Any herbal treatmemnt of Diabetes would however include additional herbs, not just Aloe juice.

 

HIV infection
Acemannan, a component of aloe gel, has been shown in laboratory tests to have immune-stimulating and anti-viral activities. Results from early human studies are mixed, and due to weaknesses in the way these studies were designed, firm conclusions are not possible. Without further human trials, the evidence cannot be considered convincing either in favor or against this use of aloe (MedlinePlus).

Herbal preparations of Echinacea purpurea and other powerful herbs would likely be chosen by any medical herbalist to be used in preference to or in conjunction with an aloe preparation.

 

Cancer prevention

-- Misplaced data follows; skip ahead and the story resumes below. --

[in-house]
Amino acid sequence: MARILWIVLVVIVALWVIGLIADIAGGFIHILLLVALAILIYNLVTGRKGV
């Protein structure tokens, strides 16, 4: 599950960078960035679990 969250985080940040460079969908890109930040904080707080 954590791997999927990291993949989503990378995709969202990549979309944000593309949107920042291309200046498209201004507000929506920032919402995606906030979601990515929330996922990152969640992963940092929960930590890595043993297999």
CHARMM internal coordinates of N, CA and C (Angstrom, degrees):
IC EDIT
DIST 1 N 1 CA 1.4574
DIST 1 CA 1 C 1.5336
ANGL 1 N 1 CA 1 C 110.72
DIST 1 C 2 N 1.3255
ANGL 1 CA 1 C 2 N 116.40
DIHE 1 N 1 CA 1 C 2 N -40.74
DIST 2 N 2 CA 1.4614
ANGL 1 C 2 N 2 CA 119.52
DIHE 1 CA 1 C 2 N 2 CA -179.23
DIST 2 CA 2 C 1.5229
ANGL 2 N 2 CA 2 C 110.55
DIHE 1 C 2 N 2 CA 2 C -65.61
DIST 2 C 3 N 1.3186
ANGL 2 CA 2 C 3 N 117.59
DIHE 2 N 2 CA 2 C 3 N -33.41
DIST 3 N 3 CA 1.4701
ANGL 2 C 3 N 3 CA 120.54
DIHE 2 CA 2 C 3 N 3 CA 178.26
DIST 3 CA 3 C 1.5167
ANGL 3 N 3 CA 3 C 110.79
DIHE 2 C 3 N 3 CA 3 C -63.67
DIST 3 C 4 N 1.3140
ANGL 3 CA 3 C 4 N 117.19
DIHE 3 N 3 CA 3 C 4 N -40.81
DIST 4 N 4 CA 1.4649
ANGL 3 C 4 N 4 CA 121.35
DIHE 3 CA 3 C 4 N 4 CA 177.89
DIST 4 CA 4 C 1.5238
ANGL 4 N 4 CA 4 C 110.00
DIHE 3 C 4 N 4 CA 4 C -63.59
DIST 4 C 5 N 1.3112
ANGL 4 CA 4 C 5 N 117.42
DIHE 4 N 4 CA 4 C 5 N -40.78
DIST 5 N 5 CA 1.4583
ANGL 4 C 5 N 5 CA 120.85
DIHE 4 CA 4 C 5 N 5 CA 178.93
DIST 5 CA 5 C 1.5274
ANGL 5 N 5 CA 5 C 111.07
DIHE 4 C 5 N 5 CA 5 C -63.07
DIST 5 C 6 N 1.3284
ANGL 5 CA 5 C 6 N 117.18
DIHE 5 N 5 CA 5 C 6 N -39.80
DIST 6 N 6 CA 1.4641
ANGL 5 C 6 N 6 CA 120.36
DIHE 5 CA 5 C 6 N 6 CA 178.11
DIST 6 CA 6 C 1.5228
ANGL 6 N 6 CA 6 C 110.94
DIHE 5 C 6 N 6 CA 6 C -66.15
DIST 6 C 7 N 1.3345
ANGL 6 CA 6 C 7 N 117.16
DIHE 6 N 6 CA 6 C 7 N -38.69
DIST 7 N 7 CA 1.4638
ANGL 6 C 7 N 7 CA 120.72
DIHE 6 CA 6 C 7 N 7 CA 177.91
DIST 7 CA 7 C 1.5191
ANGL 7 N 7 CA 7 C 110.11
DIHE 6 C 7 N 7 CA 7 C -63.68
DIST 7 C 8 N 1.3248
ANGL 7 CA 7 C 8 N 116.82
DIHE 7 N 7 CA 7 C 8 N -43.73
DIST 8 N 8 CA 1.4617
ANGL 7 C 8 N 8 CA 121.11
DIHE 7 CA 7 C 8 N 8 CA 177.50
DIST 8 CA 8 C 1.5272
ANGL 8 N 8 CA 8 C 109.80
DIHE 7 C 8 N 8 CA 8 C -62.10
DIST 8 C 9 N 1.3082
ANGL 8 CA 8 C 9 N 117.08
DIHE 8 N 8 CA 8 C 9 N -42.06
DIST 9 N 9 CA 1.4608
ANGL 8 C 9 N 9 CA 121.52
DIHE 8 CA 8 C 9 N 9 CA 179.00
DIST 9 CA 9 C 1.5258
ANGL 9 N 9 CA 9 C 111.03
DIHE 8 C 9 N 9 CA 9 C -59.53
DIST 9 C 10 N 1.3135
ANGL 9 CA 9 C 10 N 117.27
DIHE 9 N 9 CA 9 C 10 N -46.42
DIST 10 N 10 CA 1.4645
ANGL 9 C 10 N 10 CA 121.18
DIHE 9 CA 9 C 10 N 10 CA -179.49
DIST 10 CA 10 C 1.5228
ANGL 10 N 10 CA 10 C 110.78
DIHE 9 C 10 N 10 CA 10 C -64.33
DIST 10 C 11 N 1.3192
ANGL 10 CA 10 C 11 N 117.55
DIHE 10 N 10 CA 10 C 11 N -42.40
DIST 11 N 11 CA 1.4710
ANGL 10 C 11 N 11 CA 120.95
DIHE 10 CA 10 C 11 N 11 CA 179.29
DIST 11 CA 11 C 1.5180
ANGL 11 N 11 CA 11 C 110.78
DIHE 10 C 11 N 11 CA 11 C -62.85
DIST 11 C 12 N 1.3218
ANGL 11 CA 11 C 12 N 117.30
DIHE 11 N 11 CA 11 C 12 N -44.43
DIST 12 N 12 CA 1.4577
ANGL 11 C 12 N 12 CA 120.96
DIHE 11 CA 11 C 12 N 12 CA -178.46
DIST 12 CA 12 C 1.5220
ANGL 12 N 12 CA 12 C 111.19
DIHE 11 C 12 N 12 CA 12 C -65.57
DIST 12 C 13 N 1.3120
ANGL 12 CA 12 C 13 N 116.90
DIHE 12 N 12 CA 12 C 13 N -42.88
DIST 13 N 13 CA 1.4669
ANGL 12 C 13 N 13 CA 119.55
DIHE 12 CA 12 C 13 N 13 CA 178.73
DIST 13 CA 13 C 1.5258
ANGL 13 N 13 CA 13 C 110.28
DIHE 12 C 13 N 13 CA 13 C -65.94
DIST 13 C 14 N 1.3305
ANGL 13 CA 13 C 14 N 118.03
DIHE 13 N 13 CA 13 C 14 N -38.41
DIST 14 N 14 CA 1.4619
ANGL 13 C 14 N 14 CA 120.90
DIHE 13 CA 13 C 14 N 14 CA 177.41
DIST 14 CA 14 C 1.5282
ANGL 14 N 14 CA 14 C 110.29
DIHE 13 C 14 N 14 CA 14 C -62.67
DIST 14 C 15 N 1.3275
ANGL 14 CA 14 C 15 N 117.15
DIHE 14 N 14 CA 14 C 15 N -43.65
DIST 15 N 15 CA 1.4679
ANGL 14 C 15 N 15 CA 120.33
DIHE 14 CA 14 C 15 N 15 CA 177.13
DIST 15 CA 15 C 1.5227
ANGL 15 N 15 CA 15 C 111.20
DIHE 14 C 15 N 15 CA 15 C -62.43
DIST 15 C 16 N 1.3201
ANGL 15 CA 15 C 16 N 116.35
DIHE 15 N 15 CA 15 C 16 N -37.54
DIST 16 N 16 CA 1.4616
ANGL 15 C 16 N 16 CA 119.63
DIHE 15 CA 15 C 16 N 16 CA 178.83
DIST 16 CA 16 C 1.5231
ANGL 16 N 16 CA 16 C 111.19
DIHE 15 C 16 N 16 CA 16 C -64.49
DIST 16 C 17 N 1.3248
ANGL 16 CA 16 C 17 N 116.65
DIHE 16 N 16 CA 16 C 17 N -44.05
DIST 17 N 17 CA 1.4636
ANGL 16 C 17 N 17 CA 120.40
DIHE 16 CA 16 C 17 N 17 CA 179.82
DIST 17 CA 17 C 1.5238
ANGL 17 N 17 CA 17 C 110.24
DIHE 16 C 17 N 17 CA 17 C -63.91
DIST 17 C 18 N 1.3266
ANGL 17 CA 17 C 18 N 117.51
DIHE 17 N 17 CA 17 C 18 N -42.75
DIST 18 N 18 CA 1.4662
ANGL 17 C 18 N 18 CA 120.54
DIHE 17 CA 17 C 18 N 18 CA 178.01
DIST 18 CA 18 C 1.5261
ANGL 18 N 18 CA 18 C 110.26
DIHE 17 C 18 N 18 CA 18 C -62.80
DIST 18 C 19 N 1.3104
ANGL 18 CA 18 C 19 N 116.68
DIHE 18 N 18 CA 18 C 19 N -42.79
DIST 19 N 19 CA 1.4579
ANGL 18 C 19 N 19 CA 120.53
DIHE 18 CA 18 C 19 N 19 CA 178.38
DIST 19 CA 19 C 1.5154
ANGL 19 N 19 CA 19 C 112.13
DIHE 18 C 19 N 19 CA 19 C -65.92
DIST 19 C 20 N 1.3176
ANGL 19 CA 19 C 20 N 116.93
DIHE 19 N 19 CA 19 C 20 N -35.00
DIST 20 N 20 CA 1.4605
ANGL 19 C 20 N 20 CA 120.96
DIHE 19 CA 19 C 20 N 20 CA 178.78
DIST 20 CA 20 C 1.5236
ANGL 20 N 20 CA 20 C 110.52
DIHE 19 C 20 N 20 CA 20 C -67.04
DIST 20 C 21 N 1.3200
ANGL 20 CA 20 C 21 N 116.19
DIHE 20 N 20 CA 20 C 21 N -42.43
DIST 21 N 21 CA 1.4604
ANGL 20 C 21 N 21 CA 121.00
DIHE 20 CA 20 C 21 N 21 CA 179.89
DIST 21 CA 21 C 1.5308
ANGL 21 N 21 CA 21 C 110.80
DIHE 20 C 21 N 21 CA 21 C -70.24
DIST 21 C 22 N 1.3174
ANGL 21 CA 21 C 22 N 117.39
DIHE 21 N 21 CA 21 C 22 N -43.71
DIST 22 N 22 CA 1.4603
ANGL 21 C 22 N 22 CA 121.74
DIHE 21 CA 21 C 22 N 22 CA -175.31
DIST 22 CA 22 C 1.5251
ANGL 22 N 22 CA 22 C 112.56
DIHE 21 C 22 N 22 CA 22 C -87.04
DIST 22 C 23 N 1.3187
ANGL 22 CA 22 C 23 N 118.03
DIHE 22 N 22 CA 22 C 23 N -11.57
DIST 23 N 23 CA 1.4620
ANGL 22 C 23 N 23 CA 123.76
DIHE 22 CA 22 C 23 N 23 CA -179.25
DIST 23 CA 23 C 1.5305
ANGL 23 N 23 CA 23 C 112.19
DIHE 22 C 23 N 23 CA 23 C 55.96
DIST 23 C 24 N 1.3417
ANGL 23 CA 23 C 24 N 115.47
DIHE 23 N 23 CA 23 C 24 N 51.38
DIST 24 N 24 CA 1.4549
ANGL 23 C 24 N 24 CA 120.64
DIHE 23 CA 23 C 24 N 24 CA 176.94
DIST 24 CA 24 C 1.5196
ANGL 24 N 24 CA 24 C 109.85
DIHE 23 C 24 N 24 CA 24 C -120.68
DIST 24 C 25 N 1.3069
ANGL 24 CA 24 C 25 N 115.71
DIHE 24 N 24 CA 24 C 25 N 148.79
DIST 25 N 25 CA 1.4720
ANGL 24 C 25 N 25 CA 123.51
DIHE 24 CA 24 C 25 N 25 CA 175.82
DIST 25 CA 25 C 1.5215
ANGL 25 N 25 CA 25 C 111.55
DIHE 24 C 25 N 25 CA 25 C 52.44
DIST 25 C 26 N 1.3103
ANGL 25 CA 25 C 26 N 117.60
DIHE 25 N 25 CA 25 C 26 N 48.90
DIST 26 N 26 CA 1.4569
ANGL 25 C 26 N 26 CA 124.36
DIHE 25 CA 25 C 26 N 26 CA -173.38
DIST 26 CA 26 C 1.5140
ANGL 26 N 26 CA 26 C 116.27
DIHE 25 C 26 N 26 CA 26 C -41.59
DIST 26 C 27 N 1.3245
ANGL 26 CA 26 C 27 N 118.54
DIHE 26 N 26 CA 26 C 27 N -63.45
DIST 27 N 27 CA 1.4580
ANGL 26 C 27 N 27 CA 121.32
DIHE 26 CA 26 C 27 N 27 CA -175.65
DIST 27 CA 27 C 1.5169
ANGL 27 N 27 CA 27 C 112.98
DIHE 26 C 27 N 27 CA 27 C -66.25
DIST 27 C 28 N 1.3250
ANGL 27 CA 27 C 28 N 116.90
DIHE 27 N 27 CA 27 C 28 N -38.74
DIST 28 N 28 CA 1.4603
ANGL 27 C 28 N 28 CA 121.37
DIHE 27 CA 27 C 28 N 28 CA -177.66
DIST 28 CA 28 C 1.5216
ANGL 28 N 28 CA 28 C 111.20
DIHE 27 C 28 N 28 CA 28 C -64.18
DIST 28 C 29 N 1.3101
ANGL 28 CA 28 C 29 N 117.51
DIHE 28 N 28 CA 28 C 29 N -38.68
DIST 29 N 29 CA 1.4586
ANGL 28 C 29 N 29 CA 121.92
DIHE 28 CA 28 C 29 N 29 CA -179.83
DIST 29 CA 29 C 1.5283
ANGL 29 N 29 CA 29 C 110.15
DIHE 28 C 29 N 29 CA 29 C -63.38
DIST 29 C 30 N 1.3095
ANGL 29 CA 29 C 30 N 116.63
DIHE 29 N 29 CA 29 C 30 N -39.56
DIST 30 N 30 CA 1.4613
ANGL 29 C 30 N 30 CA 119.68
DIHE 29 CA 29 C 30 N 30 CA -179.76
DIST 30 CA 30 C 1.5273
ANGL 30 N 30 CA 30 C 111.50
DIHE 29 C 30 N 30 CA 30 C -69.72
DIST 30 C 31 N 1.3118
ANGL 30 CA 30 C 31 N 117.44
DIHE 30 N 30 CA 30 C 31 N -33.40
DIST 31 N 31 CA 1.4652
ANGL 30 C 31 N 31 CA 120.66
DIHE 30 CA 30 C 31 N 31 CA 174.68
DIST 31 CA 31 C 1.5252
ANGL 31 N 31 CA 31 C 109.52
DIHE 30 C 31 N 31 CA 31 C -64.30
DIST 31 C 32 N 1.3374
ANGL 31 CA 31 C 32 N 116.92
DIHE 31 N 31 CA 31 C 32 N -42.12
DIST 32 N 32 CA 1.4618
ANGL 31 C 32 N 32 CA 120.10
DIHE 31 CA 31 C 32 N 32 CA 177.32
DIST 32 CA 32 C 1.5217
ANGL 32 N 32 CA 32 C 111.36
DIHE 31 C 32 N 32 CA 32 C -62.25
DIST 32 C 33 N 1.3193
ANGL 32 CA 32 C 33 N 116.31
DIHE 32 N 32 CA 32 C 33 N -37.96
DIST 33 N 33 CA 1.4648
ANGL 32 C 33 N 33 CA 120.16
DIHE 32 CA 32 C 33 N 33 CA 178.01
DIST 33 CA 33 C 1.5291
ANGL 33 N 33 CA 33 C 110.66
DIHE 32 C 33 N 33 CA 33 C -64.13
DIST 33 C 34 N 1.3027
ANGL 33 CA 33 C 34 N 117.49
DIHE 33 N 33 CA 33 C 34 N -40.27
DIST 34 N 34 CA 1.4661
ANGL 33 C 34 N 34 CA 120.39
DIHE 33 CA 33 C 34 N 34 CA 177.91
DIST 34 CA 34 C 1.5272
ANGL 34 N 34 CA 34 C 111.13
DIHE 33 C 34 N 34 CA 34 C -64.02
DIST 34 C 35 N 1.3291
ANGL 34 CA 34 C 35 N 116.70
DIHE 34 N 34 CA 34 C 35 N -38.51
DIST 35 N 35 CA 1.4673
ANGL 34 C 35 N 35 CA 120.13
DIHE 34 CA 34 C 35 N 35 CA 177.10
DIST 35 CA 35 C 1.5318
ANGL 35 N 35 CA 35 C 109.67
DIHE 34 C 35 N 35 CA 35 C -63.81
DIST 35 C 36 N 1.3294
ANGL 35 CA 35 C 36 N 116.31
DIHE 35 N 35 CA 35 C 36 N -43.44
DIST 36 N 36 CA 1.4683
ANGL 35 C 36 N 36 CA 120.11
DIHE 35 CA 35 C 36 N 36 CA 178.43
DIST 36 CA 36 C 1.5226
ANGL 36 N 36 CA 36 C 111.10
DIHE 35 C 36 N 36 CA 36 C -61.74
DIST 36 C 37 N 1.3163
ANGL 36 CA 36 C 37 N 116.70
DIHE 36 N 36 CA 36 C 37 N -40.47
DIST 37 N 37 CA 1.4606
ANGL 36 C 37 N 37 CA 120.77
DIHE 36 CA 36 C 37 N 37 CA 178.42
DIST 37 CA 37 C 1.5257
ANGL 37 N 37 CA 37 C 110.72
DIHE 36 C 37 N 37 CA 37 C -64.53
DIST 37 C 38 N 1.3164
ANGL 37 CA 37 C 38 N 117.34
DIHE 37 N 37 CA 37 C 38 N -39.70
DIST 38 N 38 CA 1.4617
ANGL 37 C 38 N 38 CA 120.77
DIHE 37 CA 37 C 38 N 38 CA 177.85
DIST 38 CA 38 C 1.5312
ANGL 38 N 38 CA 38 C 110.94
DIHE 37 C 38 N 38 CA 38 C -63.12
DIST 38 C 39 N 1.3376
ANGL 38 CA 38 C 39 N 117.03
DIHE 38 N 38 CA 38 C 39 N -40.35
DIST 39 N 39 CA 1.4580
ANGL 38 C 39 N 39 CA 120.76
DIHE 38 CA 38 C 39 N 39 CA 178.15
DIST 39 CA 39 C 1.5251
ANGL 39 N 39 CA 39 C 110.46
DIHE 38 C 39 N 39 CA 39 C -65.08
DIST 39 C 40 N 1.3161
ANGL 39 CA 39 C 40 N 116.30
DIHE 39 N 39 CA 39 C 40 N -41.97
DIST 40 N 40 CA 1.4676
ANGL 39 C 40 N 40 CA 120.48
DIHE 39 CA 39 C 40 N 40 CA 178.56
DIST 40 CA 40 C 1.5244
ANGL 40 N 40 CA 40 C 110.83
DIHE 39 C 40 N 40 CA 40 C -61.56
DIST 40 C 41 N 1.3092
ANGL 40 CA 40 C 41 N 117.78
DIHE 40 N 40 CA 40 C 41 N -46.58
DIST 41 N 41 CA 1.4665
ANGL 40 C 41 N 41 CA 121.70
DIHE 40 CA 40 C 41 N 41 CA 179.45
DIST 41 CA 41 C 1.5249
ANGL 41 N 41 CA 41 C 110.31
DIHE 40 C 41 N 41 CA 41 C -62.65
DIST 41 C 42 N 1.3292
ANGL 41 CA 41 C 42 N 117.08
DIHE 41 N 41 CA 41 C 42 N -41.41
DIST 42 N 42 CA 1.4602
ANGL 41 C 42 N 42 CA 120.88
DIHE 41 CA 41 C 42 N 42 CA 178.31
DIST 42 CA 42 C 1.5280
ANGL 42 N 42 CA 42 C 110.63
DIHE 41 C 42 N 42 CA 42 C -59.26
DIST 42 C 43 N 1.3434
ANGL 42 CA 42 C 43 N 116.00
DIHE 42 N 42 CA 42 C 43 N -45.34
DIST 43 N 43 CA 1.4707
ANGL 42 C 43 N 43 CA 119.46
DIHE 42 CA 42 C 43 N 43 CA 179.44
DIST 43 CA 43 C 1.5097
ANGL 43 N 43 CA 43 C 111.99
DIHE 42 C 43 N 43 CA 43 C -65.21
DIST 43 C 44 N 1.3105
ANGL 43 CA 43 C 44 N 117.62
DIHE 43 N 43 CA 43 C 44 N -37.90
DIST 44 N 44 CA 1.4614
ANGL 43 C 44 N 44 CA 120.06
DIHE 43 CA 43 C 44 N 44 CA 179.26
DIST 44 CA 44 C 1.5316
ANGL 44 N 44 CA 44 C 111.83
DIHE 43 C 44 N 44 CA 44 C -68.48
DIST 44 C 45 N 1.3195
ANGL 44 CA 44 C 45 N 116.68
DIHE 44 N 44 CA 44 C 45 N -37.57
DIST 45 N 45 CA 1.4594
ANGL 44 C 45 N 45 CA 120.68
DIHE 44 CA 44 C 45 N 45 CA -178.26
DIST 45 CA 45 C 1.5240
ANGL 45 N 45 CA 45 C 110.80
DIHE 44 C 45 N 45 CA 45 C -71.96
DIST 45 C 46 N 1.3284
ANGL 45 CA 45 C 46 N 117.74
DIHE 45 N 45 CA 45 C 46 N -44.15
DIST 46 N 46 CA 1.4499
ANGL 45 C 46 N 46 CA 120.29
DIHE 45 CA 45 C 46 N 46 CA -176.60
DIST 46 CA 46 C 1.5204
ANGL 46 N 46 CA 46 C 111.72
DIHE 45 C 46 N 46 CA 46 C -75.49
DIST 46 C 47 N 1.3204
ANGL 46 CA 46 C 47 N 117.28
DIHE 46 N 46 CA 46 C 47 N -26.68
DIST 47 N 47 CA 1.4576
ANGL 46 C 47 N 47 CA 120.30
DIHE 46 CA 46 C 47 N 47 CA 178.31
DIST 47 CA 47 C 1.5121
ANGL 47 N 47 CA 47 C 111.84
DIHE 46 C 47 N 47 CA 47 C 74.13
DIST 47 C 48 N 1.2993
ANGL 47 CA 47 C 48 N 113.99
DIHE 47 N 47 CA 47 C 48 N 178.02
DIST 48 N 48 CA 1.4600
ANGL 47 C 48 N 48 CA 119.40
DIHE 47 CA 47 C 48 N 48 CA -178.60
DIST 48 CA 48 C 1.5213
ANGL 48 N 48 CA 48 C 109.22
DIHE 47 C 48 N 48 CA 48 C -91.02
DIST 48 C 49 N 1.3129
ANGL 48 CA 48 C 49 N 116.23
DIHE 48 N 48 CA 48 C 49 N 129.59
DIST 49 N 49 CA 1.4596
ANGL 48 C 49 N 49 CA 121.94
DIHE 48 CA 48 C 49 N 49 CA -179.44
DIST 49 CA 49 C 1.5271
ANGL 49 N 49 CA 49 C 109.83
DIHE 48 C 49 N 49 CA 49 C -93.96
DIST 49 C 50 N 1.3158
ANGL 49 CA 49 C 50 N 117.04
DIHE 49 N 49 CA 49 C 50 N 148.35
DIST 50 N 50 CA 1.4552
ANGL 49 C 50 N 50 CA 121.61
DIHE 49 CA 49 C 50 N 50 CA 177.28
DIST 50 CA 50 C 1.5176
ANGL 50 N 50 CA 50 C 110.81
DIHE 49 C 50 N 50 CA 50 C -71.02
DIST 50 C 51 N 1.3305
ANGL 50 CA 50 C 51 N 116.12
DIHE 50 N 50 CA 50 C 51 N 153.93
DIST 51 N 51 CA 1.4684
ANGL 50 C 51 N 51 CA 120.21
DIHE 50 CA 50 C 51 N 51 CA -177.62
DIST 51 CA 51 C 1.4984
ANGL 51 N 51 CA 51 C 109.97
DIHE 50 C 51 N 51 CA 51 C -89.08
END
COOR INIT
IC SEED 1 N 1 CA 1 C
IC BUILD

There is preliminary evidence from a small case-control study that oral aloe may reduce the risk of developing lung cancer. Further study is needed in this area to clarify if it is aloe itself or other factors that may cause this benefit (MedlinePlus).

 

Canker sores (aphthous stomatitis)
There is weak evidence from two studies that treatment of recurrent aphthous ulcers of the mouth with aloe gel may reduce pain and increase the amount of time between the appearance of new ulcers. Further study is needed before a recommendation can be made (MedlinePlus).

 

Ulcerative colitis
There is limited but promising research of the use of oral aloe vera in ulcerative colitis (UC), compared to placebo. It is not clear how aloe vera compares to other treatments used for UC (MedlinePlus).

 

Wound healing